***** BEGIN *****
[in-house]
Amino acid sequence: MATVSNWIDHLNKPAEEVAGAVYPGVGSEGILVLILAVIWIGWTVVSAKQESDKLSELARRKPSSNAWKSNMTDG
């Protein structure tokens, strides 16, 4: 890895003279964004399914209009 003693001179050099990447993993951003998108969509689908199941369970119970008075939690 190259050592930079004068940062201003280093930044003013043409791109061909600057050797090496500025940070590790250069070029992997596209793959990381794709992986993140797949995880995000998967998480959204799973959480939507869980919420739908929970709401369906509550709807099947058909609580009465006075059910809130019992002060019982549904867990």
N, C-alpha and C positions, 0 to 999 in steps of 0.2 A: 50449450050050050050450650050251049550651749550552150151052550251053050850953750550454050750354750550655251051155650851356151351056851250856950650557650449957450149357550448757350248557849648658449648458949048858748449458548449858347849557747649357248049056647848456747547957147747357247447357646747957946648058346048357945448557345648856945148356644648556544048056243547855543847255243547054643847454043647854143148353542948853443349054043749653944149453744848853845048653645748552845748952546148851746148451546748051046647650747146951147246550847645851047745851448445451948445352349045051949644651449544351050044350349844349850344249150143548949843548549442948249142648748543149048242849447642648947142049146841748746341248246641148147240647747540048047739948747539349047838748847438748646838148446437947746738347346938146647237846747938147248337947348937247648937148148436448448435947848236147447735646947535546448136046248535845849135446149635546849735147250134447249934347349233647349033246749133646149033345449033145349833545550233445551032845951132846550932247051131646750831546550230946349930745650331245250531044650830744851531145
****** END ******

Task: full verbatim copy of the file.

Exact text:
[in-house]
Amino acid sequence: MATVSNWIDHLNKPAEEVAGAVYPGVGSEGILVLILAVIWIGWTVVSAKQESDKLSELARRKPSSNAWKSNMTDG
């Protein structure tokens, strides 16, 4: 890895003279964004399914209009 003693001179050099990447993993951003998108969509689908199941369970119970008075939690 190259050592930079004068940062201003280093930044003013043409791109061909600057050797090496500025940070590790250069070029992997596209793959990381794709992986993140797949995880995000998967998480959204799973959480939507869980919420739908929970709401369906509550709807099947058909609580009465006075059910809130019992002060019982549904867990």
N, C-alpha and C positions, 0 to 999 in steps of 0.2 A: 50449450050050050050450650050251049550651749550552150151052550251053050850953750550454050750354750550655251051155650851356151351056851250856950650557650449957450149357550448757350248557849648658449648458949048858748449458548449858347849557747649357248049056647848456747547957147747357247447357646747957946648058346048357945448557345648856945148356644648556544048056243547855543847255243547054643847454043647854143148353542948853443349054043749653944149453744848853845048653645748552845748952546148851746148451546748051046647650747146951147246550847645851047745851448445451948445352349045051949644651449544351050044350349844349850344249150143548949843548549442948249142648748543149048242849447642648947142049146841748746341248246641148147240647747540048047739948747539349047838748847438748646838148446437947746738347346938146647237846747938147248337947348937247648937148148436448448435947848236147447735646947535546448136046248535845849135446149635546849735147250134447249934347349233647349033246749133646149033345449033145349833545550233445551032845951132846550932247051131646750831546550230946349930745650331245250531044650830744851531145